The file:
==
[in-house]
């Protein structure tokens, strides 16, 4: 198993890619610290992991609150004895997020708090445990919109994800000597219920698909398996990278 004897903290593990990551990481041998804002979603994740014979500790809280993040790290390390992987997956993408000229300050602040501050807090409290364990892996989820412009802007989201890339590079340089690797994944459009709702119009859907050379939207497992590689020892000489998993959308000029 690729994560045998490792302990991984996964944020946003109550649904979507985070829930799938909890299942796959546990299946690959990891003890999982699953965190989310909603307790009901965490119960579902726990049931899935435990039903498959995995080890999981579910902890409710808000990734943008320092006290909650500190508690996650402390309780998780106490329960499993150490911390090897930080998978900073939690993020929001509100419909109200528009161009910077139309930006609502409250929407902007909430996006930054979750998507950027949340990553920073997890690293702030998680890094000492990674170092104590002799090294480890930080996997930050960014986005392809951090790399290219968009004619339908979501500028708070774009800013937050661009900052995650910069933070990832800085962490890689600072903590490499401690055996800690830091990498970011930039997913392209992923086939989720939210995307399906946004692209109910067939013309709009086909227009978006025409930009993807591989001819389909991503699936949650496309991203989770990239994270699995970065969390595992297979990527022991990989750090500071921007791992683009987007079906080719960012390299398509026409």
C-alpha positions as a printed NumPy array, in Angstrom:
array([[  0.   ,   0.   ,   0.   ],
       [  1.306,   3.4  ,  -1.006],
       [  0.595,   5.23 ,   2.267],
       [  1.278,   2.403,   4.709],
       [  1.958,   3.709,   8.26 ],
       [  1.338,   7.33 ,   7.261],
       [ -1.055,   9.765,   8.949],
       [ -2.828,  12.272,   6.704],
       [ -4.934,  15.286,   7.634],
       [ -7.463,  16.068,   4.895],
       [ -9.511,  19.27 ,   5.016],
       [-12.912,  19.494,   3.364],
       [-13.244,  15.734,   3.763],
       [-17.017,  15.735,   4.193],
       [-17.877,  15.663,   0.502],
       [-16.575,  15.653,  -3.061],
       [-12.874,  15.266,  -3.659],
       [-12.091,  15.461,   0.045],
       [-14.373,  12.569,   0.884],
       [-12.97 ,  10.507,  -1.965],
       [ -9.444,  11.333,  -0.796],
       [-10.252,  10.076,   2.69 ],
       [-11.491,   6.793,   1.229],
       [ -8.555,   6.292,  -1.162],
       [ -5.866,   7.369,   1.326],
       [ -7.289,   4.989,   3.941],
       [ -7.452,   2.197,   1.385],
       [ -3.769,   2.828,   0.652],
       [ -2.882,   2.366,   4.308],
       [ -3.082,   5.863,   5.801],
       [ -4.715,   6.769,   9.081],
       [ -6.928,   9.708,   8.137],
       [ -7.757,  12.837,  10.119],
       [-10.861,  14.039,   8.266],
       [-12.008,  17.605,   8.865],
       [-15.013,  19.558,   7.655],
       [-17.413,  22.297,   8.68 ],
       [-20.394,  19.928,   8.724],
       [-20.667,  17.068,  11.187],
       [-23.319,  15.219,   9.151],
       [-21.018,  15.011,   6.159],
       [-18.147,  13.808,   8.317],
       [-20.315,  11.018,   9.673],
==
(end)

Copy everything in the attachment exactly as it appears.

[in-house]
């Protein structure tokens, strides 16, 4: 198993890619610290992991609150004895997020708090445990919109994800000597219920698909398996990278 004897903290593990990551990481041998804002979603994740014979500790809280993040790290390390992987997956993408000229300050602040501050807090409290364990892996989820412009802007989201890339590079340089690797994944459009709702119009859907050379939207497992590689020892000489998993959308000029 690729994560045998490792302990991984996964944020946003109550649904979507985070829930799938909890299942796959546990299946690959990891003890999982699953965190989310909603307790009901965490119960579902726990049931899935435990039903498959995995080890999981579910902890409710808000990734943008320092006290909650500190508690996650402390309780998780106490329960499993150490911390090897930080998978900073939690993020929001509100419909109200528009161009910077139309930006609502409250929407902007909430996006930054979750998507950027949340990553920073997890690293702030998680890094000492990674170092104590002799090294480890930080996997930050960014986005392809951090790399290219968009004619339908979501500028708070774009800013937050661009900052995650910069933070990832800085962490890689600072903590490499401690055996800690830091990498970011930039997913392209992923086939989720939210995307399906946004692209109910067939013309709009086909227009978006025409930009993807591989001819389909991503699936949650496309991203989770990239994270699995970065969390595992297979990527022991990989750090500071921007791992683009987007079906080719960012390299398509026409």
C-alpha positions as a printed NumPy array, in Angstrom:
array([[  0.   ,   0.   ,   0.   ],
       [  1.306,   3.4  ,  -1.006],
       [  0.595,   5.23 ,   2.267],
       [  1.278,   2.403,   4.709],
       [  1.958,   3.709,   8.26 ],
       [  1.338,   7.33 ,   7.261],
       [ -1.055,   9.765,   8.949],
       [ -2.828,  12.272,   6.704],
       [ -4.934,  15.286,   7.634],
       [ -7.463,  16.068,   4.895],
       [ -9.511,  19.27 ,   5.016],
       [-12.912,  19.494,   3.364],
       [-13.244,  15.734,   3.763],
       [-17.017,  15.735,   4.193],
       [-17.877,  15.663,   0.502],
       [-16.575,  15.653,  -3.061],
       [-12.874,  15.266,  -3.659],
       [-12.091,  15.461,   0.045],
       [-14.373,  12.569,   0.884],
       [-12.97 ,  10.507,  -1.965],
       [ -9.444,  11.333,  -0.796],
       [-10.252,  10.076,   2.69 ],
       [-11.491,   6.793,   1.229],
       [ -8.555,   6.292,  -1.162],
       [ -5.866,   7.369,   1.326],
       [ -7.289,   4.989,   3.941],
       [ -7.452,   2.197,   1.385],
       [ -3.769,   2.828,   0.652],
       [ -2.882,   2.366,   4.308],
       [ -3.082,   5.863,   5.801],
       [ -4.715,   6.769,   9.081],
       [ -6.928,   9.708,   8.137],
       [ -7.757,  12.837,  10.119],
       [-10.861,  14.039,   8.266],
       [-12.008,  17.605,   8.865],
       [-15.013,  19.558,   7.655],
       [-17.413,  22.297,   8.68 ],
       [-20.394,  19.928,   8.724],
       [-20.667,  17.068,  11.187],
       [-23.319,  15.219,   9.151],
       [-21.018,  15.011,   6.159],
       [-18.147,  13.808,   8.317],
       [-20.315,  11.018,   9.673],